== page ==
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Hanging

  • Place of origin:

    Burma (made)

  • Date:

    late 19th century (made)

  • Artist/Maker:

    Unknown

  • Materials and Techniques:

    Embroidered wool with silver and gilt threads and sequins, with appliqué of coloured braids, silk and felt fabrics, padded

  • Credit Line:

    Given by Col. J. F. Yule

  • Museum number:

    IS.77-1957

  • Gallery location:

    In Storage

At one time in Burma the depiction of peacocks on this pictorial textile hanging known as a kalaga would have indicated a royal association. Peacocks symbolized the sun, and were the national emblem of the Konbaung Kings (1752-1885). The use of their imagery was restricted to the royal family and the artists of the palace workshops. However, after the annexation of Burma by the British in 1885 and the exile of the royal family, designs and materials which had been reserved for royalty became accessible to everyone.

The extravagant style of kalagas appealed to Burmese and Europeans alike and their popularity soared in the mid 19th century. This example, of black wool with an appliquéd coloured cloths, silver and gilt sequins and threads, was intended as a table cover for the European market.

Physical description

Kalaga or Burmese hanging of embroidered wool. The design shows a central fan tail peacock set in a circular panel surrounded by a square with four further fan tailed peacocks at each corner interspersed by four parakeets. The birds are set against a rich background of sprig-like foliate patterns. Black wool with an applique design of peacocks and parrots within foliate patterns of coloured cloths and silver and gilt sequins and threads.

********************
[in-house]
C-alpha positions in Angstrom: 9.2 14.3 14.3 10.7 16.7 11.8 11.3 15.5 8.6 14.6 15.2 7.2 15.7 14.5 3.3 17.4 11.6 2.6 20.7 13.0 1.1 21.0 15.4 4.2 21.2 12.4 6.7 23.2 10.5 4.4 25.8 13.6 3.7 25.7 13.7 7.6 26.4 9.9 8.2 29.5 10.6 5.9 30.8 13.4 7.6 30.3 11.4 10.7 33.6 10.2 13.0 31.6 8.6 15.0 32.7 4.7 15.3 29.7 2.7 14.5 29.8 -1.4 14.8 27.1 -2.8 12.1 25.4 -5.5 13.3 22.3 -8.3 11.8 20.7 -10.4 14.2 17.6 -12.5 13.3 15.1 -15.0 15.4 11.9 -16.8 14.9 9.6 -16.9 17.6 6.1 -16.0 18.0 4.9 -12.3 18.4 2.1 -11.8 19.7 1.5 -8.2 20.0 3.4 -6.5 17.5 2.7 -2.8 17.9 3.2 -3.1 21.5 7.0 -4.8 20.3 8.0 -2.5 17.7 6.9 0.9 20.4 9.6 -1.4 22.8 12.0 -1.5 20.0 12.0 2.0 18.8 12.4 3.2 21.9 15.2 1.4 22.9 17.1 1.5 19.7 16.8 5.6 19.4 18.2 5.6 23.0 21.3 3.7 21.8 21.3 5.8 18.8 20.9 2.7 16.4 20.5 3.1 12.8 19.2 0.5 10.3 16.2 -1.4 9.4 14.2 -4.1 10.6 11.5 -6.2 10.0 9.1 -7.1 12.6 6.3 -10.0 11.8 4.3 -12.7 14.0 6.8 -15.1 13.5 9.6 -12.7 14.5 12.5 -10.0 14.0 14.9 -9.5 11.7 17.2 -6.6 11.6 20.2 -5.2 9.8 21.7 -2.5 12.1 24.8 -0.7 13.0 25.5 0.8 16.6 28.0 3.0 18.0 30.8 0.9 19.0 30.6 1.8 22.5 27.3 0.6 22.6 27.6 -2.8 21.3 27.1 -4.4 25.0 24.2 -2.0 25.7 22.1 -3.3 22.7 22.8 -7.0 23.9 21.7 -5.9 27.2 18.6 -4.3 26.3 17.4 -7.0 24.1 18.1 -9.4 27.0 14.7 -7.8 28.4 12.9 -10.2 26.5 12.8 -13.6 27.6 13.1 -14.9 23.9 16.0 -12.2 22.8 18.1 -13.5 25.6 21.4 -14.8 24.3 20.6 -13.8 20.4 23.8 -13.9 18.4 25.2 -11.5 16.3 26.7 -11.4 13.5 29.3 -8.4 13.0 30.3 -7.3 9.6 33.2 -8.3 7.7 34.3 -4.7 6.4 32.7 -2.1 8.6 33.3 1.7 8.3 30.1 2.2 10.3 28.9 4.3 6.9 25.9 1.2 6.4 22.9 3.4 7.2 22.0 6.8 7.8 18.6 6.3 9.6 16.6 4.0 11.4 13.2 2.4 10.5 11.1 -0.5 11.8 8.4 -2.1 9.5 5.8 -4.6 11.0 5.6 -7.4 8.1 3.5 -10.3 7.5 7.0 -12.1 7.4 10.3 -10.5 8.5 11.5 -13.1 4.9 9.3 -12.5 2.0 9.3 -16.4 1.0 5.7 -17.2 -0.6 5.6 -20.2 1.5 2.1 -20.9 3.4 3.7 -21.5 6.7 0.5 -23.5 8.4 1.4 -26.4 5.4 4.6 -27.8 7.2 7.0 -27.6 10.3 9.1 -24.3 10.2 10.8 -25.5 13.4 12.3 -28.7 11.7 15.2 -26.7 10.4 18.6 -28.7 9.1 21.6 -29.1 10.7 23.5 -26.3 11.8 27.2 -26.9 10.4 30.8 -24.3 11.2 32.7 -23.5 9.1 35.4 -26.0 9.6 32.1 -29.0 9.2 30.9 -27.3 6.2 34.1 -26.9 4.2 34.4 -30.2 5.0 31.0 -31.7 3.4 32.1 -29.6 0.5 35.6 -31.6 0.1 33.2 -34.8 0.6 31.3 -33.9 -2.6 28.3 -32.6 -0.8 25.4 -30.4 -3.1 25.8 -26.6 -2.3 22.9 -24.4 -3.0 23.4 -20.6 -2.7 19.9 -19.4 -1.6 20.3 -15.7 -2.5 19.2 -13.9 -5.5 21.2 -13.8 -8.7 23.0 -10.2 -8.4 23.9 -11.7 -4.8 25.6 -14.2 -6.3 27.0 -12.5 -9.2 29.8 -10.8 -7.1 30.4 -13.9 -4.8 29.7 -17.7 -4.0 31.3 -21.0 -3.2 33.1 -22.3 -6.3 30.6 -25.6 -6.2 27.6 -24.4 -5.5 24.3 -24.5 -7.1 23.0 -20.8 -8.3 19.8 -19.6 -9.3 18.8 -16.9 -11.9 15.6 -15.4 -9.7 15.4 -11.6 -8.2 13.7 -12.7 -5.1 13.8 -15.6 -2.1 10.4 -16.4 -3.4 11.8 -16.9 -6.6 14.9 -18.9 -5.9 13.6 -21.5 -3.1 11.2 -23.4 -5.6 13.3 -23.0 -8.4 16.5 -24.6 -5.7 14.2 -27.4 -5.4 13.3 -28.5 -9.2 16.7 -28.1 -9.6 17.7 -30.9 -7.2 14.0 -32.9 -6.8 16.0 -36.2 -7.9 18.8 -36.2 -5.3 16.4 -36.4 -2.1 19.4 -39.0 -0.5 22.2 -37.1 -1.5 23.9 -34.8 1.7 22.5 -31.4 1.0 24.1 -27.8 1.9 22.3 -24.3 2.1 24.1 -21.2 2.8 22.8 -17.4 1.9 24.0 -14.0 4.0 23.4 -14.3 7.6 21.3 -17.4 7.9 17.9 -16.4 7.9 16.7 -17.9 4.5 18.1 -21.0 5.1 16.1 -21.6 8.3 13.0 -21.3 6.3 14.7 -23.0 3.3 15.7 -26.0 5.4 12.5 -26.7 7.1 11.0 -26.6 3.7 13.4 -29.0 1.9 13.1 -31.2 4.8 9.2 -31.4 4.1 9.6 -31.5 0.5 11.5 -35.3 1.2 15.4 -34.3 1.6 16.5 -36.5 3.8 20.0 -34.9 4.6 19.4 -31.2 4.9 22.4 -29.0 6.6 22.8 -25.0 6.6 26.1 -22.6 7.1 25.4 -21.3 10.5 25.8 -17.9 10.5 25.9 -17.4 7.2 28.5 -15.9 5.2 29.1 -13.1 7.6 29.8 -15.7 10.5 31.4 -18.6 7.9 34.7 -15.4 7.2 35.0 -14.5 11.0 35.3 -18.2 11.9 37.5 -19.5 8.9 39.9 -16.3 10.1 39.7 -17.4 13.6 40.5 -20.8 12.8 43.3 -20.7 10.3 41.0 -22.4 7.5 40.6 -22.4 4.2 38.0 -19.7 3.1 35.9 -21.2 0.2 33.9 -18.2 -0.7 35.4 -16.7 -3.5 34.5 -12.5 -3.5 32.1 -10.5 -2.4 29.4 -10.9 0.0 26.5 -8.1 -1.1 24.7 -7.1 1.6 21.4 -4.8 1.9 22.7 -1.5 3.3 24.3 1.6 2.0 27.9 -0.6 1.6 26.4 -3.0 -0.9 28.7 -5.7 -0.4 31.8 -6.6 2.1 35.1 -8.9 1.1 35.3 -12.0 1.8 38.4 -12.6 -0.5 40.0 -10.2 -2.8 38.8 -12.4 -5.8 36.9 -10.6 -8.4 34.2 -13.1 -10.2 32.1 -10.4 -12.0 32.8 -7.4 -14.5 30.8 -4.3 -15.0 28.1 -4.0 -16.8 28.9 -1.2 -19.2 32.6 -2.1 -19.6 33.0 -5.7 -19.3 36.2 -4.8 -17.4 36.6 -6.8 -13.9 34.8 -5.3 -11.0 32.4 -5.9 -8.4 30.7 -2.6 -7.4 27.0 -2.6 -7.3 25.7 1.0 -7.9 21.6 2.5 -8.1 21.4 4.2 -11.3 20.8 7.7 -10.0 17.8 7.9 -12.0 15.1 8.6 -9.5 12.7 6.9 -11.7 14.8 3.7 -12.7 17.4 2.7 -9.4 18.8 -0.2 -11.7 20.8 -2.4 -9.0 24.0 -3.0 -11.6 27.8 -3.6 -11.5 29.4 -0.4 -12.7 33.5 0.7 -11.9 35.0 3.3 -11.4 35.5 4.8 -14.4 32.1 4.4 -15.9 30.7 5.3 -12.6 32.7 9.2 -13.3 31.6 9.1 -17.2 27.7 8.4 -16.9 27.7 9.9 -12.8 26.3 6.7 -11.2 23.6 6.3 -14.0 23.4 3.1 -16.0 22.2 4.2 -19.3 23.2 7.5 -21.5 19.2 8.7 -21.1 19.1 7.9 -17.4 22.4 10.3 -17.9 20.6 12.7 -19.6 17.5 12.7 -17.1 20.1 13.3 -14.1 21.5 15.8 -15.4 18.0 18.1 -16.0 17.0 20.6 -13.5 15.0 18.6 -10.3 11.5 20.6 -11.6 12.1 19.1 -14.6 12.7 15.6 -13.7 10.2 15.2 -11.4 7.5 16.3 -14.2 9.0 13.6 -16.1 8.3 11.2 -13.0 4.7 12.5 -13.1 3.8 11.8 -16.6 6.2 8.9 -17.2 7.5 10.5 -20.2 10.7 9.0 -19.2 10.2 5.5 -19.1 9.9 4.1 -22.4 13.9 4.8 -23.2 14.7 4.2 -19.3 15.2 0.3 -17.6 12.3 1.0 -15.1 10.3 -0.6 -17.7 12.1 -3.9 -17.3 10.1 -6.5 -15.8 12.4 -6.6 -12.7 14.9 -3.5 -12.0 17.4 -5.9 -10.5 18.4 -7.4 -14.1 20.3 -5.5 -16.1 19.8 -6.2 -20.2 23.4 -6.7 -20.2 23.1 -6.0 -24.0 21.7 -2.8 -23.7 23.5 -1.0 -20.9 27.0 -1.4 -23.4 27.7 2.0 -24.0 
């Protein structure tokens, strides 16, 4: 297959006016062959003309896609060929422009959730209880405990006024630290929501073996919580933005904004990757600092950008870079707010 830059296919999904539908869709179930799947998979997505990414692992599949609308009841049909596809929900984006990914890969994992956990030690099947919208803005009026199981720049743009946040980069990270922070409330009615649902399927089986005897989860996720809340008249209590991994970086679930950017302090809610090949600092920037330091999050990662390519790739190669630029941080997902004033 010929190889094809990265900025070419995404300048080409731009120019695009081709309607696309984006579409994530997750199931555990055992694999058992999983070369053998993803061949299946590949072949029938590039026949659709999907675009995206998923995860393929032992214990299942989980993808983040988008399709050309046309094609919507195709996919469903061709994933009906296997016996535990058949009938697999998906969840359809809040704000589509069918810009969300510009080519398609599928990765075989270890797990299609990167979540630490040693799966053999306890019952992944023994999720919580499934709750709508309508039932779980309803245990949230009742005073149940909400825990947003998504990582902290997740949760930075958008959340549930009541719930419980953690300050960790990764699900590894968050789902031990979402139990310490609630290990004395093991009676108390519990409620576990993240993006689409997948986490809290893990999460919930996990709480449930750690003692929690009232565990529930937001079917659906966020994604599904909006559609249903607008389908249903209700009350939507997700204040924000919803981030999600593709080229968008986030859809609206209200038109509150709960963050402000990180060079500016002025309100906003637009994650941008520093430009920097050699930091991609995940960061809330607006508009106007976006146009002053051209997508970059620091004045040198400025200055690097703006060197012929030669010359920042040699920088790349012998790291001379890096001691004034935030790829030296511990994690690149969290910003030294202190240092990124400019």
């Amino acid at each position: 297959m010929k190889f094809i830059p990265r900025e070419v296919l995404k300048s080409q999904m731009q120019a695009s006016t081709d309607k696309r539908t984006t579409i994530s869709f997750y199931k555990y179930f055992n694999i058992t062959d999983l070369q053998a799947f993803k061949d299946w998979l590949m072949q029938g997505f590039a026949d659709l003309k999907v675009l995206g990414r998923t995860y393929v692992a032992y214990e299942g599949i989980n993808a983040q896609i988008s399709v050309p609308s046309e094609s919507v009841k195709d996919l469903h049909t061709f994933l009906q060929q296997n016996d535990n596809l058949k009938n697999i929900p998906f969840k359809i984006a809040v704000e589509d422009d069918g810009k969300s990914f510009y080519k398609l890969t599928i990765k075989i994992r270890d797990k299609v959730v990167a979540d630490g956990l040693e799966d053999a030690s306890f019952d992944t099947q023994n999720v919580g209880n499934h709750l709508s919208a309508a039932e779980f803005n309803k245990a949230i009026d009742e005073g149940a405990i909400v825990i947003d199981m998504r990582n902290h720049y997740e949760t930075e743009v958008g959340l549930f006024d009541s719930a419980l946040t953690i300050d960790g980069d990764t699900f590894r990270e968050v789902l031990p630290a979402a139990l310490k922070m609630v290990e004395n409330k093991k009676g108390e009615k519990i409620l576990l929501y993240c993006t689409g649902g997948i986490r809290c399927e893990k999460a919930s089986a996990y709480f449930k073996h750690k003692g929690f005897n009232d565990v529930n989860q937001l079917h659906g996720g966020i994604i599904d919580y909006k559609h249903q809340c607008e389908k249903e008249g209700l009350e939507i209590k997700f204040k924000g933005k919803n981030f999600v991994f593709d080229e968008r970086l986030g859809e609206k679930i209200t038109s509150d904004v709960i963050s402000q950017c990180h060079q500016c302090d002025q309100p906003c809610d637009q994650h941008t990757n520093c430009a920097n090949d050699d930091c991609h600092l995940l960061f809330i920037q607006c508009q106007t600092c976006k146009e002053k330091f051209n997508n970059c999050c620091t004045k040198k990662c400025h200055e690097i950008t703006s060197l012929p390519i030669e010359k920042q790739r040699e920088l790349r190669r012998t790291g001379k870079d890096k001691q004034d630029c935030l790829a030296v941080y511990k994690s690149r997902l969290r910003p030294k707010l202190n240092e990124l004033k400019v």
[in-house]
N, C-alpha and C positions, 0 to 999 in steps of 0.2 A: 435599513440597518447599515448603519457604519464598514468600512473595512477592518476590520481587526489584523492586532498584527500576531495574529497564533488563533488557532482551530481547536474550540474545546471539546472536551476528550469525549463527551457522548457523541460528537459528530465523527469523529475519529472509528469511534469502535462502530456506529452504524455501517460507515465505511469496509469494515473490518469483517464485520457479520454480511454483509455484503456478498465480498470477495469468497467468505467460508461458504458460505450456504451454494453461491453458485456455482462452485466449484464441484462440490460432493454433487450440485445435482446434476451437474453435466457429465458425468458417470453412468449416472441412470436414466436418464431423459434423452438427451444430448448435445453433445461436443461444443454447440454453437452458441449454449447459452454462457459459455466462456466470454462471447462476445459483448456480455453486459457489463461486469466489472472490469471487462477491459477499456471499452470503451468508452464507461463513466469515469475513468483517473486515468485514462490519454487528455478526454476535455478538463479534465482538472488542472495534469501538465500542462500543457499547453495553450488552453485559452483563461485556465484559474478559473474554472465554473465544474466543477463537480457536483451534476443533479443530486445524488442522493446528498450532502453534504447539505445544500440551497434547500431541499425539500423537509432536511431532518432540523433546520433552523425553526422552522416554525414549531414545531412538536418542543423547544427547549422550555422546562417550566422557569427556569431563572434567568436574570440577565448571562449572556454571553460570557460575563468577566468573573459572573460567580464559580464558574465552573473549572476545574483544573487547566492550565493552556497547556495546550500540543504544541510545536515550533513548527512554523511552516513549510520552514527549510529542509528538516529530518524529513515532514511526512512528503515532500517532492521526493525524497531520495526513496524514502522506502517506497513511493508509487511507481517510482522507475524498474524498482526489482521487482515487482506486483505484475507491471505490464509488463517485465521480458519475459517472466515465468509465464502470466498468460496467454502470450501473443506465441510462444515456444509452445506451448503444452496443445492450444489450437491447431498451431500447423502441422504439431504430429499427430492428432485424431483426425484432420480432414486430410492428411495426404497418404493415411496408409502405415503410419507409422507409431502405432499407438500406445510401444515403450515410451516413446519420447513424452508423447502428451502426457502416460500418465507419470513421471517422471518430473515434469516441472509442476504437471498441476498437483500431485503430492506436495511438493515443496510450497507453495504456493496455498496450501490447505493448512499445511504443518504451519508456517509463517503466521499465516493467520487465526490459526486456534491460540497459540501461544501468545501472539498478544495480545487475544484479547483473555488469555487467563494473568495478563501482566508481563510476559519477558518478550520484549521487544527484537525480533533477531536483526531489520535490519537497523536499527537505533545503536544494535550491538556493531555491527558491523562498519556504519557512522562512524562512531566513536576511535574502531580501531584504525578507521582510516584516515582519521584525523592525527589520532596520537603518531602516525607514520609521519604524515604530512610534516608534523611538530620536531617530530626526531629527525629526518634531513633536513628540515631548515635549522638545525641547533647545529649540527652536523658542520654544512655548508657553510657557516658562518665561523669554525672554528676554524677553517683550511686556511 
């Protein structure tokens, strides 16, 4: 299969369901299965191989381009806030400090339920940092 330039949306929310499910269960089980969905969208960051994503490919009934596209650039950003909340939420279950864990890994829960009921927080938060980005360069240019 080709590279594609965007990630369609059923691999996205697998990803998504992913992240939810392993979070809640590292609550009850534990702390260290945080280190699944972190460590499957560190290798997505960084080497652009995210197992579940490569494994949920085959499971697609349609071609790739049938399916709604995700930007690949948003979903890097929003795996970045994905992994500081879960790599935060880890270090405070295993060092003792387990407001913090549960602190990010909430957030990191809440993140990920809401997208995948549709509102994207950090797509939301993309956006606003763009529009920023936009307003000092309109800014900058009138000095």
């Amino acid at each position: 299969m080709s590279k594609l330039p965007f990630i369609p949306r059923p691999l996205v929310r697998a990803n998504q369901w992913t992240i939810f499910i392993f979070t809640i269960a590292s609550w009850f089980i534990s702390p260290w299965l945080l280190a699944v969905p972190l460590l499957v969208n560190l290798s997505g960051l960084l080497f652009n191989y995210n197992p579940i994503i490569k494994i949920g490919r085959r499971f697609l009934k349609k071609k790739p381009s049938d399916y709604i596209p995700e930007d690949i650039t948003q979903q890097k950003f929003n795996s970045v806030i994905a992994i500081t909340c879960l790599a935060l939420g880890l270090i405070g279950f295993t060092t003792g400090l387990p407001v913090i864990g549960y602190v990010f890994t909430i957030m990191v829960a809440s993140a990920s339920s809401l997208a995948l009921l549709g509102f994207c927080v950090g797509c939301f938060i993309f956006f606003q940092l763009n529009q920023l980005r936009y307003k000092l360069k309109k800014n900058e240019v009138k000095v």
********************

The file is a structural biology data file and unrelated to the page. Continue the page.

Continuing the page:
Place of Origin

Burma (made)

Date

late 19th century (made)

Artist/maker

Unknown

Materials and Techniques

Embroidered wool with silver and gilt threads and sequins, with appliqué of coloured braids, silk and felt fabrics, padded

Dimensions

Length: 89 cm, Width: 89 cm, Length: 35 in, Width: 35 in

Object history note

Historical significance: "a peacock (u-daung) is a symbol of the sun and was the national emblem of the Konbaung Kings (1752-1885)". Fraser-Lu "Burmese Lacquer"; 1985.

Descriptive line

Kalaga or Burmese hanging of embroidered wool, Burma, late 19th century.

Production Note

Previously considered to be from Delhi. Re-attributed by Dr. D. Swallow and Veronica Murphy in 1987.

Attribution note: Designs and materials which had been reserved for royalty became available to all after the annexation of Burma by the British in 1885. See IS 364-1964, ca. 1880 & F. Beato's catalogue of 1900 for kalagas featuring fantailed peacocks. The looped designs on the borders are similar to the example in his catalogue no. 50. But this particular piece is obviously the work of another far more competent kalaga maker. (Opinion from Noel F. Singer, June 2002.)

Materials

Wool; Cotton; Silk; Silver thread; Gilt thread; Silver gilt sequins

Techniques

Weaving; Embroidering; Applique; Metal working

Subjects depicted

Peacock

Categories

Textiles; Wall coverings; Embroidery; Interiors

Collection

South & South East Asia Collection

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